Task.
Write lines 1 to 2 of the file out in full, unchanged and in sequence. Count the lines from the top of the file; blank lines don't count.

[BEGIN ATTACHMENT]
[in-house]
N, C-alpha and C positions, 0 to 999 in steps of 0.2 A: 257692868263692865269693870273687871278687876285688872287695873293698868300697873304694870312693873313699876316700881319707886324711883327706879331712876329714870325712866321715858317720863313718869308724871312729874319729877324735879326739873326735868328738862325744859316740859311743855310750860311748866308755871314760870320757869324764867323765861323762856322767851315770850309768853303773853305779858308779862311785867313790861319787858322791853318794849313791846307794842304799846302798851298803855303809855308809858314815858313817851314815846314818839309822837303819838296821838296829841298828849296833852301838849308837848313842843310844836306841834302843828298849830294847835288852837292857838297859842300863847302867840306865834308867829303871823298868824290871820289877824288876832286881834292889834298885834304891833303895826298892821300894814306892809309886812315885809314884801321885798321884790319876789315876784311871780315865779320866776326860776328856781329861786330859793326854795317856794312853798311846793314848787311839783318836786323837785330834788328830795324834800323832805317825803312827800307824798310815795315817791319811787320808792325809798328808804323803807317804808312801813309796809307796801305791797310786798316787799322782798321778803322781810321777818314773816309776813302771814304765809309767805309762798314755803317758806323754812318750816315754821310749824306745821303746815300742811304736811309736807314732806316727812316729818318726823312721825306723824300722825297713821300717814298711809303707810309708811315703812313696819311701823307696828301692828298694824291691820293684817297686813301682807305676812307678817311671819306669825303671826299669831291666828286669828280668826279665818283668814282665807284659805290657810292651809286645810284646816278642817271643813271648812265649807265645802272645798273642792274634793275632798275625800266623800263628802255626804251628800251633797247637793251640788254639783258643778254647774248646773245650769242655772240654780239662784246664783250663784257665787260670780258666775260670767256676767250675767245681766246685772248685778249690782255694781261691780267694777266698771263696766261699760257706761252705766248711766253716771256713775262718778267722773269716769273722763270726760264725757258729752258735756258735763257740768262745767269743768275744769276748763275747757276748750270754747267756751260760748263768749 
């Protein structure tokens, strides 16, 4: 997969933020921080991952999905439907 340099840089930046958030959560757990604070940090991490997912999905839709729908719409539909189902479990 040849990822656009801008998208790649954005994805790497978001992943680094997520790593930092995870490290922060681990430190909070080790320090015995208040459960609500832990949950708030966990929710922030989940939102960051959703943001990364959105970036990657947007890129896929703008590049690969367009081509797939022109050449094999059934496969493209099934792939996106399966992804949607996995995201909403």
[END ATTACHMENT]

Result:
[in-house]
N, C-alpha and C positions, 0 to 999 in steps of 0.2 A: 257692868263692865269693870273687871278687876285688872287695873293698868300697873304694870312693873313699876316700881319707886324711883327706879331712876329714870325712866321715858317720863313718869308724871312729874319729877324735879326739873326735868328738862325744859316740859311743855310750860311748866308755871314760870320757869324764867323765861323762856322767851315770850309768853303773853305779858308779862311785867313790861319787858322791853318794849313791846307794842304799846302798851298803855303809855308809858314815858313817851314815846314818839309822837303819838296821838296829841298828849296833852301838849308837848313842843310844836306841834302843828298849830294847835288852837292857838297859842300863847302867840306865834308867829303871823298868824290871820289877824288876832286881834292889834298885834304891833303895826298892821300894814306892809309886812315885809314884801321885798321884790319876789315876784311871780315865779320866776326860776328856781329861786330859793326854795317856794312853798311846793314848787311839783318836786323837785330834788328830795324834800323832805317825803312827800307824798310815795315817791319811787320808792325809798328808804323803807317804808312801813309796809307796801305791797310786798316787799322782798321778803322781810321777818314773816309776813302771814304765809309767805309762798314755803317758806323754812318750816315754821310749824306745821303746815300742811304736811309736807314732806316727812316729818318726823312721825306723824300722825297713821300717814298711809303707810309708811315703812313696819311701823307696828301692828298694824291691820293684817297686813301682807305676812307678817311671819306669825303671826299669831291666828286669828280668826279665818283668814282665807284659805290657810292651809286645810284646816278642817271643813271648812265649807265645802272645798273642792274634793275632798275625800266623800263628802255626804251628800251633797247637793251640788254639783258643778254647774248646773245650769242655772240654780239662784246664783250663784257665787260670780258666775260670767256676767250675767245681766246685772248685778249690782255694781261691780267694777266698771263696766261699760257706761252705766248711766253716771256713775262718778267722773269716769273722763270726760264725757258729752258735756258735763257740768262745767269743768275744769276748763275747757276748750270754747267756751260760748263768749 